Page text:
This Sidama decaf is a true highlight coffee, expressing much of the floral and fruited notes you find in non-decaf coffees from the region. Fresh berry, cooked fruit, jasmine florals, high-toned acidity - it's all there and leaves you questioning the caffeine content! But it's a decaf for sure, just one with loads of origin characteristics. City to Full City.
We don't know the exact provenance of this decaf coffee, but it comes from a reputable source. Coffees are sent to the decaf plant with moisture level, water activity, and density being the factors to consider, giving us clues as to how a coffee will hold up to the decaffeination process. This one held up quite well, and the resulting cup is testament to this. It's in-between the green and brownish colors of decaf coffees, and so while care should be taken when judging how developed your roast is, it's much easier to track than the full brown decafs you see. It will snap, but often the first snaps are subtle, so be on alert when roasting and utilizing all of your senses is a must.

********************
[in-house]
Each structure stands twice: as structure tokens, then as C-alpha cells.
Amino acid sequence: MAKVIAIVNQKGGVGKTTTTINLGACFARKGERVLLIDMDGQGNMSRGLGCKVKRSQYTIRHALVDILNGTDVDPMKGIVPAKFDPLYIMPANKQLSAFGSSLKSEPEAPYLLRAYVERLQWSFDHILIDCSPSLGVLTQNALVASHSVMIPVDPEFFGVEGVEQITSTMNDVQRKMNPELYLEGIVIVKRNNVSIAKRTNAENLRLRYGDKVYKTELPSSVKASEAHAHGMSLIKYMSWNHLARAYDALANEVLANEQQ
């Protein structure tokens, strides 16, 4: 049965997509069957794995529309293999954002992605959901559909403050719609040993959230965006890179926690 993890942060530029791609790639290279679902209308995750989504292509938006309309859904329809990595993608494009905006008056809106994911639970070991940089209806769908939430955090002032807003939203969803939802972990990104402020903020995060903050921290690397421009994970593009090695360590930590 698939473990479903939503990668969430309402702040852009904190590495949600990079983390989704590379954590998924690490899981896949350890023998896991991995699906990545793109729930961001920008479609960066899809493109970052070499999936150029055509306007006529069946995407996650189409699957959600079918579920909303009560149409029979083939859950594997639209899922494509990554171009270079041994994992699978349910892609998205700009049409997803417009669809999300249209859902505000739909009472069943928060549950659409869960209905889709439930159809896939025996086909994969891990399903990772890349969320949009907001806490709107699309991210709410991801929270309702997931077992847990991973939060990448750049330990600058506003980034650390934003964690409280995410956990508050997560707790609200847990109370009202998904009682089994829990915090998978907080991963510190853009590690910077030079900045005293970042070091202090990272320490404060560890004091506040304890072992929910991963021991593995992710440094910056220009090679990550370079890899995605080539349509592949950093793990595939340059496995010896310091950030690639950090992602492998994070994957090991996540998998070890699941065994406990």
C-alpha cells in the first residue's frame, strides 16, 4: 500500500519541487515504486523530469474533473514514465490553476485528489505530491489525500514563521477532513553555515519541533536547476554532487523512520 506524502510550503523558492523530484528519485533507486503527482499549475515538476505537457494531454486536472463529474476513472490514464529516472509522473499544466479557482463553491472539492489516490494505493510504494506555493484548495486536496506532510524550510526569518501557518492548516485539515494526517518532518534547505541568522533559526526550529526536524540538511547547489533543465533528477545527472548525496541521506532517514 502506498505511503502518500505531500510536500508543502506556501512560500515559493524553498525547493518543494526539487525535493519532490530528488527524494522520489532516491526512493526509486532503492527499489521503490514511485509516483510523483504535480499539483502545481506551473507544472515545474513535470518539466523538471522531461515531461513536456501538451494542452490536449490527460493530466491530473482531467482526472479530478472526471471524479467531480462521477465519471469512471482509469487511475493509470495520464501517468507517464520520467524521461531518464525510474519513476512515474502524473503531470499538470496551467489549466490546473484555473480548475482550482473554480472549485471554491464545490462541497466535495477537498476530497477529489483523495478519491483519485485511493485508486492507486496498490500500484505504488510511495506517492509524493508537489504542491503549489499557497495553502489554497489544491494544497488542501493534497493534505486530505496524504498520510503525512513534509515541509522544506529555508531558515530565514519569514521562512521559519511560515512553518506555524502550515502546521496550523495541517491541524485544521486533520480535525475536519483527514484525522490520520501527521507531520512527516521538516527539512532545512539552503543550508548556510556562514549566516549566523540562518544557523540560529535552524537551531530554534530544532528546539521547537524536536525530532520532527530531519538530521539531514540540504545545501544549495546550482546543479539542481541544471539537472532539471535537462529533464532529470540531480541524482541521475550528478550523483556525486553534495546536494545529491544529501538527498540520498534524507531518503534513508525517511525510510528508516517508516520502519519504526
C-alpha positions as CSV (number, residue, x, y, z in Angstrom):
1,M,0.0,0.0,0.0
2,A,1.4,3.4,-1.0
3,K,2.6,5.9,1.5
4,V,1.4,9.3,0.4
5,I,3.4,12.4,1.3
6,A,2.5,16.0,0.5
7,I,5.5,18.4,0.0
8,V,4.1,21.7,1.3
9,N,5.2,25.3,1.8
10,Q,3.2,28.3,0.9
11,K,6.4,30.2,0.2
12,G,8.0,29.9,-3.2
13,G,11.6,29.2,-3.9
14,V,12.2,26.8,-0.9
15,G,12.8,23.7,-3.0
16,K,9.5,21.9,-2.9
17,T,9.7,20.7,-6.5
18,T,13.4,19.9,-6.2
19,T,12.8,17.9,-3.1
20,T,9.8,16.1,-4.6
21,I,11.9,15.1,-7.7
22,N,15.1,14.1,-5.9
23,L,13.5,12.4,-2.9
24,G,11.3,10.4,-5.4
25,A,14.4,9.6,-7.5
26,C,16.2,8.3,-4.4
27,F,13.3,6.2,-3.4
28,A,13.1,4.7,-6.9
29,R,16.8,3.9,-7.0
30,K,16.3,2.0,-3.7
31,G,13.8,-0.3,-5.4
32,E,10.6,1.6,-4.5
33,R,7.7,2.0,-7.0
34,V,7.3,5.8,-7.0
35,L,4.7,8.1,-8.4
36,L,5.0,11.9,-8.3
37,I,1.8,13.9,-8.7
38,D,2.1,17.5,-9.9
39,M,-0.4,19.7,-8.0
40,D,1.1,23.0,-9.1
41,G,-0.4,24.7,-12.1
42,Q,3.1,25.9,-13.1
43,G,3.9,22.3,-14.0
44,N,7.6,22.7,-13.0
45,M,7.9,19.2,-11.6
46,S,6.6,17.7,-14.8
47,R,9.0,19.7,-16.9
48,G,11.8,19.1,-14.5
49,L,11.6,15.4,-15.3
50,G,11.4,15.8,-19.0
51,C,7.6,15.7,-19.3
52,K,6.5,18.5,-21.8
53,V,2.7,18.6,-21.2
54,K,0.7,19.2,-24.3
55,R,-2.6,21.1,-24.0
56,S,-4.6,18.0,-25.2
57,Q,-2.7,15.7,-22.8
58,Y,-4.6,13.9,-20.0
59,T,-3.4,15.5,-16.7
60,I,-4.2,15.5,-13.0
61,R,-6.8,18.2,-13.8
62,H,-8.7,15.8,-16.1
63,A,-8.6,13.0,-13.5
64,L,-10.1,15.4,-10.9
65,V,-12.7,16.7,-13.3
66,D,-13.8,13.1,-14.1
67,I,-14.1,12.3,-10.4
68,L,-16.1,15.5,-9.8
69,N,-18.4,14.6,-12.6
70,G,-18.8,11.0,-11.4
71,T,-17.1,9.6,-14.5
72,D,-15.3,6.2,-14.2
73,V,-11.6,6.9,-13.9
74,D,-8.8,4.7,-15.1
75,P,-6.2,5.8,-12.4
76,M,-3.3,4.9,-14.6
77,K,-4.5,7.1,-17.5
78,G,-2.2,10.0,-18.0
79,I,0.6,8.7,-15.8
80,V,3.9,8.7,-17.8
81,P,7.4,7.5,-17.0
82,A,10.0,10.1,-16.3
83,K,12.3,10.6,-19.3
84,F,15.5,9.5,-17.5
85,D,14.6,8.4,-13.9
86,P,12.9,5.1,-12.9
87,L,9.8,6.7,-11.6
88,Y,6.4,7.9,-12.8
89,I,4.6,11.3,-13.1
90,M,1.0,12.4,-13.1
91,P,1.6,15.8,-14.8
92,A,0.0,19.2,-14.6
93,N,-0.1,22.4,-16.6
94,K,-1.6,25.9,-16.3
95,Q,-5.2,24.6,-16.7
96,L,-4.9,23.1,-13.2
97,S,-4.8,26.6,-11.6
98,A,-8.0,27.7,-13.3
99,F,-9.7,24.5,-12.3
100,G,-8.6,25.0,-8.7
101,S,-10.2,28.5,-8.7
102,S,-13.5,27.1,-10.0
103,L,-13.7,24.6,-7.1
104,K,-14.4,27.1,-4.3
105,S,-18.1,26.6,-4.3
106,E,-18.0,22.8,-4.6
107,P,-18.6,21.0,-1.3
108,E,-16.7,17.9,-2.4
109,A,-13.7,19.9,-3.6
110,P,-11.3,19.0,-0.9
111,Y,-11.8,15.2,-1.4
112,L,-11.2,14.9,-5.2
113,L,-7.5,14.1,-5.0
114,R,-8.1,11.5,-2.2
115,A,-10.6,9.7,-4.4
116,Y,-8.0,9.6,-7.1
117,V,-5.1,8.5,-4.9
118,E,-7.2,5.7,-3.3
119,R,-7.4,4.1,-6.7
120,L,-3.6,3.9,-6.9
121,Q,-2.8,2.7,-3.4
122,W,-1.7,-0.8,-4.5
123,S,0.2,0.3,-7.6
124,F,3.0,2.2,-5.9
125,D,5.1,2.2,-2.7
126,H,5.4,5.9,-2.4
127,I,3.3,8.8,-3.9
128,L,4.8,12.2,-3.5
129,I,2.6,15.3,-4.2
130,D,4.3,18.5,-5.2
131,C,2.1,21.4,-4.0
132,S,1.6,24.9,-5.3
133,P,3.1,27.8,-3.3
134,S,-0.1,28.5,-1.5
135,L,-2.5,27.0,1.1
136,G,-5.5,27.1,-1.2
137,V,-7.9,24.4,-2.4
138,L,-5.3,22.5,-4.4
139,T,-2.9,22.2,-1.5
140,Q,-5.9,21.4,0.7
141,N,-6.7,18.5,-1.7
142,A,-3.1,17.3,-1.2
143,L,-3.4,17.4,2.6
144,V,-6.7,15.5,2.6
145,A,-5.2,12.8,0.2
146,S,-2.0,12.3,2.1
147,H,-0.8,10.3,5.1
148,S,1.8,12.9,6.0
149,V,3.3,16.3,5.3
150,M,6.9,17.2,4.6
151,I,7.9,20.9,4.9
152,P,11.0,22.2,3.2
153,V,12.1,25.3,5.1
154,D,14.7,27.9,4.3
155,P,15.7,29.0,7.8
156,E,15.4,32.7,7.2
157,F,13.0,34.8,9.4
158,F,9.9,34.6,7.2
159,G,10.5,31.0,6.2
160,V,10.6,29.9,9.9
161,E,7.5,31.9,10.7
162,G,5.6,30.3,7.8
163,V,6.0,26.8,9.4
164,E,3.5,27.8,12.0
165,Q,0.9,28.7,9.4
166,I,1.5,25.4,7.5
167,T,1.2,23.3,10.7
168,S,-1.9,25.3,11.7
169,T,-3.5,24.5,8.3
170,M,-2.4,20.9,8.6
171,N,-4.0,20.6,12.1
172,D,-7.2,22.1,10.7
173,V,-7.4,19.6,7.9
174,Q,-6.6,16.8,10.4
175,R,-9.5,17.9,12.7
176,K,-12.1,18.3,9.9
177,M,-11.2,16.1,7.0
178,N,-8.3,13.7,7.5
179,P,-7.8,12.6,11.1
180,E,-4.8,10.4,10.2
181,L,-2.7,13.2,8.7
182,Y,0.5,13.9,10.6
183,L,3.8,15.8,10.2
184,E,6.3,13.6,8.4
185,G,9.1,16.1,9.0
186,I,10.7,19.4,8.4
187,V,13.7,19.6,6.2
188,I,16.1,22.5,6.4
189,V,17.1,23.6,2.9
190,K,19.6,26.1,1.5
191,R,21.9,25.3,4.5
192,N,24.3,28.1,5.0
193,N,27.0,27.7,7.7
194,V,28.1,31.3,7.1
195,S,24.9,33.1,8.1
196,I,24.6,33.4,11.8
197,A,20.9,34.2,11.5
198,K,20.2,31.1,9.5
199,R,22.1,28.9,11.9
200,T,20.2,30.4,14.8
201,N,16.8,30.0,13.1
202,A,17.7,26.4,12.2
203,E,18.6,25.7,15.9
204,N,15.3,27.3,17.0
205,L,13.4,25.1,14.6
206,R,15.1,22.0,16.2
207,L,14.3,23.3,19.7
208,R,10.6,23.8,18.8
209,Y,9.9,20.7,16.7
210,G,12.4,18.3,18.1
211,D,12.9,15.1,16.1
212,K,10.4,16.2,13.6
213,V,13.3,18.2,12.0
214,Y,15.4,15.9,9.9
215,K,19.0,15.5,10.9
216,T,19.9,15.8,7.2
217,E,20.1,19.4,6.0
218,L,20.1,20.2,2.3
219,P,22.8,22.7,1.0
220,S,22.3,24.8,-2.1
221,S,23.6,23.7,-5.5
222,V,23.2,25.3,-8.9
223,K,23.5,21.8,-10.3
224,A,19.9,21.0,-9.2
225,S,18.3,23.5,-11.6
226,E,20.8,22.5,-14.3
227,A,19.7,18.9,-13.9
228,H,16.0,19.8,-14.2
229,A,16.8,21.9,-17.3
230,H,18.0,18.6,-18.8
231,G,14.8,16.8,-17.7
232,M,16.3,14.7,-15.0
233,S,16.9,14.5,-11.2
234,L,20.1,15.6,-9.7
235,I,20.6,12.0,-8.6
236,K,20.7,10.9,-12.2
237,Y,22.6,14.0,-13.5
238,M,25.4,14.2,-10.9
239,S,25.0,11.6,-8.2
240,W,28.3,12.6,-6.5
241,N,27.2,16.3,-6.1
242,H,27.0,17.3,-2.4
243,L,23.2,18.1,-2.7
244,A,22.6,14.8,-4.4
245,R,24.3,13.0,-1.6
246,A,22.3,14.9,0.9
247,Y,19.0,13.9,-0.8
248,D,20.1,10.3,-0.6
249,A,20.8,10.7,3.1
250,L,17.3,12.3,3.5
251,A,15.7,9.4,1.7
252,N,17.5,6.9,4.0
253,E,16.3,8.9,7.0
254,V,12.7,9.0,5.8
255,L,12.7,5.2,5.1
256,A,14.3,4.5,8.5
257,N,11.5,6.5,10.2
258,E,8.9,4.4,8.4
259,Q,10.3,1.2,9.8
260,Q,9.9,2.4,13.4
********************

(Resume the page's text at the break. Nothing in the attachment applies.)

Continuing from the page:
This Ethiopian decaf has retained so much of the elegance found in non-decaf Sidamas. The dry fragrance is perfumed - and I do mean "perfumed" - with spiced fruit smells, ripe berries, and even florals. Add hot water, and this one really puts on a show - peach and plum, caramelizing sugars, and a distinct jasmine scent. Quite the decaf, and all of this comes through in the cup. A City+ roast was very un-decaf in flavor, a clear sweetness, and with notes of cooked apricot and fresh berry filling out the profile. There's high-note brightness too, something very unusual in decaf coffee, and it provides great structure to these cup flavors. A jasmine note rounds out the finish, nearly disappearing with the rest of the coffee in a slightly abrupt finish. But that's decaf coffee for you, and the cleanliness and elegance of this coffee easily trumps any shortness in aftertaste.